Recently a popular Aboriginal boxer Anthony Mundine stoked up some controversy by pledging not to stand up for the Australian national anthem.

“I can’t stand for something that’s blatantly racist, man. Advance Australia Fair when it’s really Advance Australia White;” said Mundine.

His comments came ahead of his match with Danny Green on Friday night where Green won a very tight match. Mundine did not enter the ring until after the anthem was played. The anthem was sung by Aboriginal singer Jessica Mauboy. According to Mundine, “They are just using her because she is black.”

But why did Mundine have to bring politics into sports? Why couldn’t he just be politically “neutral” at a major sporting event like his rival Danny Green, who said, after having won the match, “…this has nothing to do with black or white, this is a fight, it is sport.”?

May be the answer lies in the difference between their relative social positions. Green is white Australian, while Mundine is Aboriginal. Mundine comes from a community that has been ravaged by the brutality inflicted on them by White Australia, and his community continues to suffer the consequences to this day. Therefore, a boxing match is not merely sport for him. It is a means to convey a message – to speak for a community whose voice remains largely unheard.

This is not the first time that Mundine took a stance against the Australian national anthem, and his decision has been criticised by some, including the Prime Minister, Malcolm Turnbull, himself.

Mundine’s stance has usually been described as “divisive” by those who have criticised his position, which points to an interesting, yet sad, fact about the Australian society.

Labelling Mundine’s position as “divisive” reinforces the myth that the Australian society is an “undivided” whole, where everyone gets along merrily and everyone has an equal opportunity, until someone decides to disrupt this imaginary unity.

Political discourses on the nature of the Australian society revolves around symbolism – the anthem, the flag, Australia Day, ANZAC day, etc. – as if these are symbols of a unified Australia, symbols with an innocent past and a neutral, egalitarian present.

Perhaps that is why Mundine wants to bust the myth.

“The anthem was written in late 1700s where blackfullas (sic) were considered fauna (animals) advance Australia fair as in white not fair as in fair go…”, he said last year.

He said it was time to “start changing Australia’s ignorant mentality.”

The symbols of Australian-ness help construct the “ignorant mentality” that Mundine is trying to fight, because they allow us to gloss over the brutal extermination of Aboriginal communities and their history upon which Australia was built. How can Australia be “young”, as described by the anthem, when Aboriginal people have a history of thousands of years living in this land until European colonialism almost wiped them out?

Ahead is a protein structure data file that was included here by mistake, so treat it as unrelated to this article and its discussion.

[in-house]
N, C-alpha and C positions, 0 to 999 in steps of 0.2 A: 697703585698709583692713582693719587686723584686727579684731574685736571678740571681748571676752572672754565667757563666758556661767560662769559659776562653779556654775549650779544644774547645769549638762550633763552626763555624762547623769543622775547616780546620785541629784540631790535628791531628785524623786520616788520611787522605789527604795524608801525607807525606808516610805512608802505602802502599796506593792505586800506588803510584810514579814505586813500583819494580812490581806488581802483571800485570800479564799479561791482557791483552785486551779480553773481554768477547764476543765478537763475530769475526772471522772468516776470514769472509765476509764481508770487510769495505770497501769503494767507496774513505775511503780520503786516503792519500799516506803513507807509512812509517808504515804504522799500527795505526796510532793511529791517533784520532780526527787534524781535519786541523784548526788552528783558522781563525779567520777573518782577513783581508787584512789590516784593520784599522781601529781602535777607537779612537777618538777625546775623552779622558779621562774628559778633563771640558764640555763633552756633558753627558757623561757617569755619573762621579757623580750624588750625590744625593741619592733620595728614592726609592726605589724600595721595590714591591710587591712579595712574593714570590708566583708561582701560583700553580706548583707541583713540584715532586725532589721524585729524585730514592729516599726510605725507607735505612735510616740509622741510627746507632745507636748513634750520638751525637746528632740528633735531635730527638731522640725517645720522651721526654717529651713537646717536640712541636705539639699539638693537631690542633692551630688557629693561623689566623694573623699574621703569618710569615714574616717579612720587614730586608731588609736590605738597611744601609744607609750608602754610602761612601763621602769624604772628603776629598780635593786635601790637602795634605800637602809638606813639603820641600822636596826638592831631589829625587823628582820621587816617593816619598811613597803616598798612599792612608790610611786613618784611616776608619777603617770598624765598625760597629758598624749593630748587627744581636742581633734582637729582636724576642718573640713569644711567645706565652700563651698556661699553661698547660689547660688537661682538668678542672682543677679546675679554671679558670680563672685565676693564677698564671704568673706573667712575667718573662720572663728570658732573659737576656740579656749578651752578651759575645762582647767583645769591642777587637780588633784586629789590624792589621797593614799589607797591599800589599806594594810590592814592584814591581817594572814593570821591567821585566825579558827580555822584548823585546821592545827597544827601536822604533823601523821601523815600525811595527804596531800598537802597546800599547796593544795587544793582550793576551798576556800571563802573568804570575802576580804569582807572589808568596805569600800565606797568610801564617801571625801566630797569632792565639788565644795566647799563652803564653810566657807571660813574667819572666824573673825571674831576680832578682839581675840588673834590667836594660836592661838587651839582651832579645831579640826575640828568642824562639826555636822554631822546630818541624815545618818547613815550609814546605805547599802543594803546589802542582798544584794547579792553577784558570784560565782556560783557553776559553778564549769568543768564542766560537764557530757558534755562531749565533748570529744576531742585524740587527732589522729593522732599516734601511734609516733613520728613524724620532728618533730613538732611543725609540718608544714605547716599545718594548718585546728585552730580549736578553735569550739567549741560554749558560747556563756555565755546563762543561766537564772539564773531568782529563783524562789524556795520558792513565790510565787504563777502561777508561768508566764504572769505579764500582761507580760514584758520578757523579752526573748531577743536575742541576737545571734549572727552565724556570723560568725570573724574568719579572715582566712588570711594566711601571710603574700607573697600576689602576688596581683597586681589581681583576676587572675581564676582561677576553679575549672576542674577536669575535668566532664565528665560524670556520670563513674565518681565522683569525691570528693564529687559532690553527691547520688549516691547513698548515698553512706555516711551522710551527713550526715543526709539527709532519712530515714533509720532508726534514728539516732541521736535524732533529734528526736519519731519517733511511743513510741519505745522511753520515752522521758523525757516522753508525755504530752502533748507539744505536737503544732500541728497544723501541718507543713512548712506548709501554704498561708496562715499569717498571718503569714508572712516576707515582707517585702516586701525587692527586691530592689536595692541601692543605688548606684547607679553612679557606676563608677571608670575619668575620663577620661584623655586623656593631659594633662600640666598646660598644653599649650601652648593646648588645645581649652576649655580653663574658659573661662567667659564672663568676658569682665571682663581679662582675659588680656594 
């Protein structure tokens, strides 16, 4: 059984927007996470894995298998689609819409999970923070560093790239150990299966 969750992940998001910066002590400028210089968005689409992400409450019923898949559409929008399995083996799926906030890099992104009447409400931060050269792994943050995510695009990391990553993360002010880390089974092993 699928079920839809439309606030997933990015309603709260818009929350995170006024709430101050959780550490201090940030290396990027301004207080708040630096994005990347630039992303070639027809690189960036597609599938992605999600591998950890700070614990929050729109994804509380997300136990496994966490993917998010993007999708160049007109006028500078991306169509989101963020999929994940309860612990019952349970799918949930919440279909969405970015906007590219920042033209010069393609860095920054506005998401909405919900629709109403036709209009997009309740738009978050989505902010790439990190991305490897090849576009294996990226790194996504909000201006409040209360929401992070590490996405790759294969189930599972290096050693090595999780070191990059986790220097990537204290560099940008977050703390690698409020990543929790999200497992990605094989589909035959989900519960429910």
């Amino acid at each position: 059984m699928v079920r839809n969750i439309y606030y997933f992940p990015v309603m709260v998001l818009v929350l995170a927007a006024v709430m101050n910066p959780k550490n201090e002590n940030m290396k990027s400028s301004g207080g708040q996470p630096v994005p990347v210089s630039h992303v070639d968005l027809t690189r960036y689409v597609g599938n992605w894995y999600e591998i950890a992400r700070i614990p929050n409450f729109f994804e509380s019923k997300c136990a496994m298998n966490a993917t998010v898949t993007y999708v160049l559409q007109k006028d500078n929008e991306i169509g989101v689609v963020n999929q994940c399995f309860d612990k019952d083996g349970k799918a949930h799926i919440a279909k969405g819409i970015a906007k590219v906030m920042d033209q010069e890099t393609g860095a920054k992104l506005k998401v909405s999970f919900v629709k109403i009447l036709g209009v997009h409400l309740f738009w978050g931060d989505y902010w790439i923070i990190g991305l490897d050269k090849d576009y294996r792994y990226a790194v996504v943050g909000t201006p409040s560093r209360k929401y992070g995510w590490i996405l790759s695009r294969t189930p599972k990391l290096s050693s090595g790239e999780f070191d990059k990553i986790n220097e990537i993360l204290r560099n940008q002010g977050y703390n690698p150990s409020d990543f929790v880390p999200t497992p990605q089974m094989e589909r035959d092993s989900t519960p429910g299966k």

Moreover, the myth of an egalitarian Australia created by such symbolism ignores the deep divisions that fracture the Australian society. The Indigenous community not only has suffered a brutal past since European colonisation, but they continue to suffer injustices today in a self-proclaimed “free and fair” society.

The disproportionate number of arrests and imprisonment of Aboriginal people, the alarming rate of deaths in custody, the continued forced removal of Aboriginal children from their families, all speak volumes about the discrimination the Indigenous community faces day in day out.

An Indigenous leader quite bluntly, yet aptly, described Australia’s criminal justice system as one that continues to “suck us up like a vacuum cleaner and deposit us like waste in custodial institutions”.

The discrimination they face is institutional. It’s systemic. It’s structural. The anthem and the flag are merely the icing and cherry on top of a deeply divided society, where the privileged can just sit back and enjoy grand sporting events, while those from communities not as fortunate have to make the most out of any opportunity (even a sporting one) to make their, otherwise subdued, voices heard.

Yet, when the popular mainstream imaginary of a unified Australian society is challenged with such inconvenient truths, it is those who speak out that are labelled as “divisive”, not the institutionalised discrimination that many feel the brunt of in their everyday lives.

This points to another function of the symbolism of “Australian-ness”. If by challenging the dominant notions surrounding national symbols one is, by default, trying to divide the society, then all avenues of any substantive criticism of the current conditions of society are inevitably closed off. Only those oppositional voices would be heard and given platform, which largely remain within the broad parameters defined by the mainstream. Now, that, in itself, undermines Australia’s self-description of being “free” and “fair”. It is only “free” for certain people. It is only “fair” for certain people. And these people happen to be not Aboriginals, not Muslims, not immigrants, not refugees etc.

Therefore, while creating the myth of a free and fair Australia, the national anthem, flag, and all these other symbolic markers of Australian-ness also construct the exaggerated and unwarranted fear of minority communities that purportedly threaten the purity of the society – lazy and alcoholic Aboriginals, radical Muslims, immigrants stealing jobs, “boat people” threatening national security, etc.

We may not agree with Mundine one hundred percent on his political stance. But his refusal to acknowledge the national anthem is an opportunity for us all to reflect on the real injustices and discriminations that plague the society, rather than pointing fingers at him for being “divisive”.

 

 

 

 

 

 

 

 

 

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